Every day we are using electromagnetic energy to function various things, for instance, watching TV, voice call, sending a text message, listening radio, microwave etc. This energy contains broad spectrum from radio waves to gamma rays (see figure below) which are classified based on frequency. Our eyes act as a sensor to detect only a small portion of the spectrum called visible light thus we recognise different objects based on colours and shapes. However, other parts of the spectrum (infrared) can be used to derive different characteristics of plants. Fundamentally, plants with different composition, physiology and reflects light differently. Sensors have been designed to detect this invisible information of the spectrum giving more insights than human eye alone.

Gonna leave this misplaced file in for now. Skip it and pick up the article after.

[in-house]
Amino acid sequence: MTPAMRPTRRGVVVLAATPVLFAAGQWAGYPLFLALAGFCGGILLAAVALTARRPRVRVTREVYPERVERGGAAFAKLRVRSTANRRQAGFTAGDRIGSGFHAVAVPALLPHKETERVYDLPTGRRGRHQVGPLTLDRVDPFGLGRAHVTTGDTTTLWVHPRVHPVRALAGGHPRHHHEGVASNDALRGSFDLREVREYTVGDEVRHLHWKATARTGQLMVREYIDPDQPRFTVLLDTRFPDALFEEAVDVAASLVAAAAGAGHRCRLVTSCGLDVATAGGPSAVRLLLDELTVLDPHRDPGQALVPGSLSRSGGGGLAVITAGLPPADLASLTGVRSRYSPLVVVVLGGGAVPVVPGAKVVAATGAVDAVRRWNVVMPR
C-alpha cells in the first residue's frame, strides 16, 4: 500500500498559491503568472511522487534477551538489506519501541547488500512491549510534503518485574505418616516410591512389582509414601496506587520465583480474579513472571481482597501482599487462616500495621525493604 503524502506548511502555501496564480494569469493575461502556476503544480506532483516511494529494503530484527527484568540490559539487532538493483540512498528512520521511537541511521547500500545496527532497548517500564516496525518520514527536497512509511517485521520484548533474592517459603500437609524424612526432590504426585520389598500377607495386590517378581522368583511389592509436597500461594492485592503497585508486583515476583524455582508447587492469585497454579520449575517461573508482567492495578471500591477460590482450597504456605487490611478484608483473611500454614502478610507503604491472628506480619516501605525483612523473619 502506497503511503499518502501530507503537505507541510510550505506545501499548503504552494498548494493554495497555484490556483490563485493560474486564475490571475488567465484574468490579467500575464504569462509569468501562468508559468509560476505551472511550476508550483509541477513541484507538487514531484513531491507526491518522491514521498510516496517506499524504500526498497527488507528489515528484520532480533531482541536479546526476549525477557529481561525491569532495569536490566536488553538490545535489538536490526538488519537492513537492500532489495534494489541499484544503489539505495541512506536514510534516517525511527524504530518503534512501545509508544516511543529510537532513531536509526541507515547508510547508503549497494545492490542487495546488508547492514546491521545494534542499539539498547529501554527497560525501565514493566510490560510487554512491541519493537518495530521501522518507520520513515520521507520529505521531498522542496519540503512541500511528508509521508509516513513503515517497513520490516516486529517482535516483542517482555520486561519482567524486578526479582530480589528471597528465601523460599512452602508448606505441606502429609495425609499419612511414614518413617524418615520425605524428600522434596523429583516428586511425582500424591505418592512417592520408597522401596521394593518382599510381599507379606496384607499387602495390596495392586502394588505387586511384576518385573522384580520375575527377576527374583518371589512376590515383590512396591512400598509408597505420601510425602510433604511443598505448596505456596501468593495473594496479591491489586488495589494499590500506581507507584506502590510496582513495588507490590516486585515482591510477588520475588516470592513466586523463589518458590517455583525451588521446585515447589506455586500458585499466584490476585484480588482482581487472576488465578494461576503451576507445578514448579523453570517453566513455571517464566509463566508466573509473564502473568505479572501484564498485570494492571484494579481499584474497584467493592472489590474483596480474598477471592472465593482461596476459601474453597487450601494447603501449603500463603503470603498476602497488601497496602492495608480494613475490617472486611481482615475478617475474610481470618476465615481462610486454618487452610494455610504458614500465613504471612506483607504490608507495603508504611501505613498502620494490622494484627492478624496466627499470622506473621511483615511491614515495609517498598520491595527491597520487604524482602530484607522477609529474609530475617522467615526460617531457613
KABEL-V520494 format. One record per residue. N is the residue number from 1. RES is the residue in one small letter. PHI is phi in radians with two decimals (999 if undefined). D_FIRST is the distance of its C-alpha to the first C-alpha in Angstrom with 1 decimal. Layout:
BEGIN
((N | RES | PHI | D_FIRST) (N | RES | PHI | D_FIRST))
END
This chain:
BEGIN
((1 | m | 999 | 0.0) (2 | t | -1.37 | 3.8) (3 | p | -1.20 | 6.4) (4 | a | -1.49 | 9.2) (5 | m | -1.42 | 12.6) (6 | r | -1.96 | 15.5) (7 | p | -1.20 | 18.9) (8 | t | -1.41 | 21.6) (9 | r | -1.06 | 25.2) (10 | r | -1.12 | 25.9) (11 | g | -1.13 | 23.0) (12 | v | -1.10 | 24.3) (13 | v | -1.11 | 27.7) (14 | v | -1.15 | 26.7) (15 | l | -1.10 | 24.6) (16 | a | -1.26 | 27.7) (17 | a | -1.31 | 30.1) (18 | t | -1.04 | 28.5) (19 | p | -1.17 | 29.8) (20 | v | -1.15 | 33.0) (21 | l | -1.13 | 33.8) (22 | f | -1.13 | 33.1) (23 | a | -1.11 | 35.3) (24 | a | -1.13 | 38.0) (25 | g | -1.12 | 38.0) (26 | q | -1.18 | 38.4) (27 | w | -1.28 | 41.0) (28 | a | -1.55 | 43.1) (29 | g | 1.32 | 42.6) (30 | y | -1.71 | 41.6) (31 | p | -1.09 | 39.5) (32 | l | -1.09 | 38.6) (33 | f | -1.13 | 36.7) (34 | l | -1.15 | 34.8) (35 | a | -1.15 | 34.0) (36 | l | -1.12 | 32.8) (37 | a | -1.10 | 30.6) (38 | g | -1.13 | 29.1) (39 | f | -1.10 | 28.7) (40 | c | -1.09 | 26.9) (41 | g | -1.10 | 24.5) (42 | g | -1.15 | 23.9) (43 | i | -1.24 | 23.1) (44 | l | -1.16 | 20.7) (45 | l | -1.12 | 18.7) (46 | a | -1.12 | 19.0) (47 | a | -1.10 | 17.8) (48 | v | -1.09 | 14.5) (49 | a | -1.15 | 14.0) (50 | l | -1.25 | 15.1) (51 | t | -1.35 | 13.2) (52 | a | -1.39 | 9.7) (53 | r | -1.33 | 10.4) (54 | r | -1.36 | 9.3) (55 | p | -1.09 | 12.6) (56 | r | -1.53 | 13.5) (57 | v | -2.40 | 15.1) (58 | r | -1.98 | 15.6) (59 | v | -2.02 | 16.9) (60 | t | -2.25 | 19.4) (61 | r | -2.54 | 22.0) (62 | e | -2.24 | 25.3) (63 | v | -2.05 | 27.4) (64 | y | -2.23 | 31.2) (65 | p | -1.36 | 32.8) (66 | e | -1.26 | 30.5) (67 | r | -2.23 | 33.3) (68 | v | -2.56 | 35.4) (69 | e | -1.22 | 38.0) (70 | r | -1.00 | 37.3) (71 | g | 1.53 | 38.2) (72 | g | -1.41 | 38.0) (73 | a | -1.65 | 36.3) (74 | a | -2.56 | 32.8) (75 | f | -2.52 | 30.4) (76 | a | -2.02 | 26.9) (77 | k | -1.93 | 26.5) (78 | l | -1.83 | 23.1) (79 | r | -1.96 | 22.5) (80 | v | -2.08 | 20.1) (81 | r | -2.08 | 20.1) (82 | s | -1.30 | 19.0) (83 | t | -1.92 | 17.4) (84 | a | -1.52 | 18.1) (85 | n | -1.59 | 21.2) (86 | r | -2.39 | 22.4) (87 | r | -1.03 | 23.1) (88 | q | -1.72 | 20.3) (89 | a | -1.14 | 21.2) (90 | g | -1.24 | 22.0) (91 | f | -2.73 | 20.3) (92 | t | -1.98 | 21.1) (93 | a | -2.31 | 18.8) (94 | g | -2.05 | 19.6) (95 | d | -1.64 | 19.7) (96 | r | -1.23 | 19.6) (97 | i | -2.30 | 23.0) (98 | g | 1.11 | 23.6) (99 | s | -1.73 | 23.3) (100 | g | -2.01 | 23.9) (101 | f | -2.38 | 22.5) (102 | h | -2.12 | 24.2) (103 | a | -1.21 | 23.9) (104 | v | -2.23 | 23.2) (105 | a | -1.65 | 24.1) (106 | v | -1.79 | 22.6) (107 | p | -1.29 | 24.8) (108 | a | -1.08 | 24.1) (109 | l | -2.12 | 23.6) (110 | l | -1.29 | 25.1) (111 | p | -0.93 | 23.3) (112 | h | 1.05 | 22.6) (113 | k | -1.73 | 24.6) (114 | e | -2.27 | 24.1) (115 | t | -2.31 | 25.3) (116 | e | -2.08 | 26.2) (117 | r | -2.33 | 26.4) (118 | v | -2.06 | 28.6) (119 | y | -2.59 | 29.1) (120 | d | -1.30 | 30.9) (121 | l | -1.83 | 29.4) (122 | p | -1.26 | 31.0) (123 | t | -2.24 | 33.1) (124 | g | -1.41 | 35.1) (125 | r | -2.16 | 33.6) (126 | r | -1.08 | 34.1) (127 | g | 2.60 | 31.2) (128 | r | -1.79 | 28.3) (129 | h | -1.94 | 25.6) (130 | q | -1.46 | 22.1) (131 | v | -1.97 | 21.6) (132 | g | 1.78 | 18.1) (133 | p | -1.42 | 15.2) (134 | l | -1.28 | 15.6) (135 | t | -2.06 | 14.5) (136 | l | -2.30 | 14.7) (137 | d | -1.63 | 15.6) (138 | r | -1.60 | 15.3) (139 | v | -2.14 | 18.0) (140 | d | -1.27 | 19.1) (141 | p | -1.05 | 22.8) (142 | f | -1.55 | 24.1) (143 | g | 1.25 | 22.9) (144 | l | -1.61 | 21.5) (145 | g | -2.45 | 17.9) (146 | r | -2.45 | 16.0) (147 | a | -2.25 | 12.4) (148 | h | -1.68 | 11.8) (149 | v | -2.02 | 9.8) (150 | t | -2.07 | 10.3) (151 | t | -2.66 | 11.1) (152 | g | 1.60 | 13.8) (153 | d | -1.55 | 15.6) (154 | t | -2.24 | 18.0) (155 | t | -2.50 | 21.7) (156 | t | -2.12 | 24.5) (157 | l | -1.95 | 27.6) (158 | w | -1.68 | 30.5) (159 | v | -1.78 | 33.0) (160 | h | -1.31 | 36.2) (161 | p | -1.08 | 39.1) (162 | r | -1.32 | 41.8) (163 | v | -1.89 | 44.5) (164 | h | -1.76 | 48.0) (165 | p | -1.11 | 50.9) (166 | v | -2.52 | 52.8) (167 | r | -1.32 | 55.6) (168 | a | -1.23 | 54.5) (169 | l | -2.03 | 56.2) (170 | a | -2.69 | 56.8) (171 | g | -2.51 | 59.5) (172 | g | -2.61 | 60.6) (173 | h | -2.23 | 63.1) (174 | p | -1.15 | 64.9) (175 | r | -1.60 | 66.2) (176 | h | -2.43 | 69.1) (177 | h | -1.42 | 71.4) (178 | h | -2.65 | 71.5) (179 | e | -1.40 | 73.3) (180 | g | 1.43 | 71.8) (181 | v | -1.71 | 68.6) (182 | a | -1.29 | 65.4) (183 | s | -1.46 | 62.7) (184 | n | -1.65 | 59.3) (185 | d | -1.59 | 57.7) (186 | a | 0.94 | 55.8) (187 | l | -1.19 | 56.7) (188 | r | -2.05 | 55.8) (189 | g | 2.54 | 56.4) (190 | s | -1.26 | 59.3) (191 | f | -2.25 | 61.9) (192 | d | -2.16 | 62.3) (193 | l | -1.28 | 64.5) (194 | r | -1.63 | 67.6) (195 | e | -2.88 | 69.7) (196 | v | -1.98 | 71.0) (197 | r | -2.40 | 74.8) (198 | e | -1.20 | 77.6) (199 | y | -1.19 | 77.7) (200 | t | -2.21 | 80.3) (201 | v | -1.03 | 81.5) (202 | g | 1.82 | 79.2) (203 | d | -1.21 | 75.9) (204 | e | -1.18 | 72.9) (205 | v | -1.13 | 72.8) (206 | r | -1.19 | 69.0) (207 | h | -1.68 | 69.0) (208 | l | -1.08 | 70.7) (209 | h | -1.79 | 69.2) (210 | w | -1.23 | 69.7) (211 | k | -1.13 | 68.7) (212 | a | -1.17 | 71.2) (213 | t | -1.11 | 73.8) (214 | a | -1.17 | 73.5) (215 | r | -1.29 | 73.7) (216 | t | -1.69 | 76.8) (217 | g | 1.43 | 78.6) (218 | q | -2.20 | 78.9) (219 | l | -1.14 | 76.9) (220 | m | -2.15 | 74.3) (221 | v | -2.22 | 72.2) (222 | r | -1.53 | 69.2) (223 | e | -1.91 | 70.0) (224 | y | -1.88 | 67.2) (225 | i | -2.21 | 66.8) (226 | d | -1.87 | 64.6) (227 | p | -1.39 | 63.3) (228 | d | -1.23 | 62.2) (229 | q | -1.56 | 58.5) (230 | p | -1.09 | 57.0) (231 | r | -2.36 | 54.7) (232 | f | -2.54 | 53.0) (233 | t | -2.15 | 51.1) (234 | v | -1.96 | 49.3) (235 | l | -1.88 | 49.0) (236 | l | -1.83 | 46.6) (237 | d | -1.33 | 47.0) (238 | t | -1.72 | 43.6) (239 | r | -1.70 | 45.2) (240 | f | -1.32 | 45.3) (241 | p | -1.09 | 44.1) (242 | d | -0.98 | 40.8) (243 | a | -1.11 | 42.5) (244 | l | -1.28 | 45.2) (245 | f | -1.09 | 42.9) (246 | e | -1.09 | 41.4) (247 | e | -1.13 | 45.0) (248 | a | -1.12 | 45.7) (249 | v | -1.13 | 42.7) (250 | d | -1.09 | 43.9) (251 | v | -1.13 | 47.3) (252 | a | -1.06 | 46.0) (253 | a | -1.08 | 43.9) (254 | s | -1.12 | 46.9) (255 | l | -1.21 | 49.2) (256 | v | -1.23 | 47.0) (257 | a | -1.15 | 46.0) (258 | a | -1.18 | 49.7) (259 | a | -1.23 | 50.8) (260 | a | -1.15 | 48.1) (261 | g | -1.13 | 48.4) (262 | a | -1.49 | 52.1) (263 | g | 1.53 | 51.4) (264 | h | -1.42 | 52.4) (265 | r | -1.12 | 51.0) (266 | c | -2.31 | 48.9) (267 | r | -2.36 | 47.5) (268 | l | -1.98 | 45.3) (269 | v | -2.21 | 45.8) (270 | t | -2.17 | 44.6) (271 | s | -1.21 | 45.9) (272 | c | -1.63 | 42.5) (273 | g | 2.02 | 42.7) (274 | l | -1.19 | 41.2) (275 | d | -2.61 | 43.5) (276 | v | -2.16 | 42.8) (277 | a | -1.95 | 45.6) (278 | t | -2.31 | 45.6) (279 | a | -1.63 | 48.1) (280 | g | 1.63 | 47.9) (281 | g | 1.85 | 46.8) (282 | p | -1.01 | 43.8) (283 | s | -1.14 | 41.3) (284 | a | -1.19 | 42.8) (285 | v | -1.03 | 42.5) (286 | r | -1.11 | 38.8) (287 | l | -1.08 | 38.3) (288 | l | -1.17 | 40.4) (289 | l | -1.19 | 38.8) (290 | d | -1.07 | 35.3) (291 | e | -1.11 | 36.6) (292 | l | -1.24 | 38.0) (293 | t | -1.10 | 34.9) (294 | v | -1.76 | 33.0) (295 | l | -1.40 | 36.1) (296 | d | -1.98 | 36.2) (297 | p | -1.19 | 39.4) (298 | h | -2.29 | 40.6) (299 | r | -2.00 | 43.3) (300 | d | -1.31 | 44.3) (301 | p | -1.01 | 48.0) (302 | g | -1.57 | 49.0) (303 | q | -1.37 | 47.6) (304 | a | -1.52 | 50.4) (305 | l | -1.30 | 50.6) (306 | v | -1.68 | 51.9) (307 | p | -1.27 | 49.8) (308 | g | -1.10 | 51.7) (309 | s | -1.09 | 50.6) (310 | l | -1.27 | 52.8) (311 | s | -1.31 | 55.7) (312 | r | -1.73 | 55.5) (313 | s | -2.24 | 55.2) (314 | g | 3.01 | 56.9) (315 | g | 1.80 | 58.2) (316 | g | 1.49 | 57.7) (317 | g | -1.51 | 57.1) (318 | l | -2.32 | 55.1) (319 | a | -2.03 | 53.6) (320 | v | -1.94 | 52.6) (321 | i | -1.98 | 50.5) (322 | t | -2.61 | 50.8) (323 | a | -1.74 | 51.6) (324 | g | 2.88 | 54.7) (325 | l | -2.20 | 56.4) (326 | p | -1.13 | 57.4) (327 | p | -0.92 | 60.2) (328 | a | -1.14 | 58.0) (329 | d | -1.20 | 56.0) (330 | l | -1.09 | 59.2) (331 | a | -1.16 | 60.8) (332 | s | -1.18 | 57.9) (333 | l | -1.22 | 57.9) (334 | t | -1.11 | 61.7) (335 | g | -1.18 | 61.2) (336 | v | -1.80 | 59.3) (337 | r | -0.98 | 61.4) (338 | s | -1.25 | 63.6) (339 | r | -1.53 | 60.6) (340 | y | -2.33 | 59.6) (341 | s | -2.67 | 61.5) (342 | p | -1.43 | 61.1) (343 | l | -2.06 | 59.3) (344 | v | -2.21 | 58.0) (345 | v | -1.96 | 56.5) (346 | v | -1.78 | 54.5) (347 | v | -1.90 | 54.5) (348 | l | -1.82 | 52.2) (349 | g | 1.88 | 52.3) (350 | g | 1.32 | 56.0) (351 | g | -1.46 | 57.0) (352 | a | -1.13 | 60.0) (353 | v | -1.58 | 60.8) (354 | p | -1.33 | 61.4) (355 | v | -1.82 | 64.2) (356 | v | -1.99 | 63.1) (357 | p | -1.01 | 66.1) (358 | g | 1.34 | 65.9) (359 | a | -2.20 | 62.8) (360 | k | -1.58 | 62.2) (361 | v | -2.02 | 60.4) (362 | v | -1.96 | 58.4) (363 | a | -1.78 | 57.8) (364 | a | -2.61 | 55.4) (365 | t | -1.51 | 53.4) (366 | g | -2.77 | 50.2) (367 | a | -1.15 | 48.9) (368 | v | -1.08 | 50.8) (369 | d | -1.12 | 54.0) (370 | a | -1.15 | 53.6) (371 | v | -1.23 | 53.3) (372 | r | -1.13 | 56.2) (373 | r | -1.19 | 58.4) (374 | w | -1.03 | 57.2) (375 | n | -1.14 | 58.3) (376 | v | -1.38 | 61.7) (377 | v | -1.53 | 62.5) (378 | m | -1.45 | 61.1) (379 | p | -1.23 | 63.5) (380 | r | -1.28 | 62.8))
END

Types of spectral imaging include Normalized Difference Vegetative Index (NDVI) and Hyperspectral Imaging. NDVI is a measure of the health or density status, vigour or disease of plants on a patch of land. When sunlight reaches live plants, certain frequencies of light (visible; 400-700 nm) gets absorbed by the plant. The absorbed light used as a source of energy in the process of photosynthesis. On the other hand, other frequency of light (near-infrared; 700-1100 nm) is reflected.
Based on the light measurements in different regions (visible and near-infrared) NDVI is calculated to indicate various plant features. It is expressed by the following equation. Remember NIR means near infrared and VIS means visible.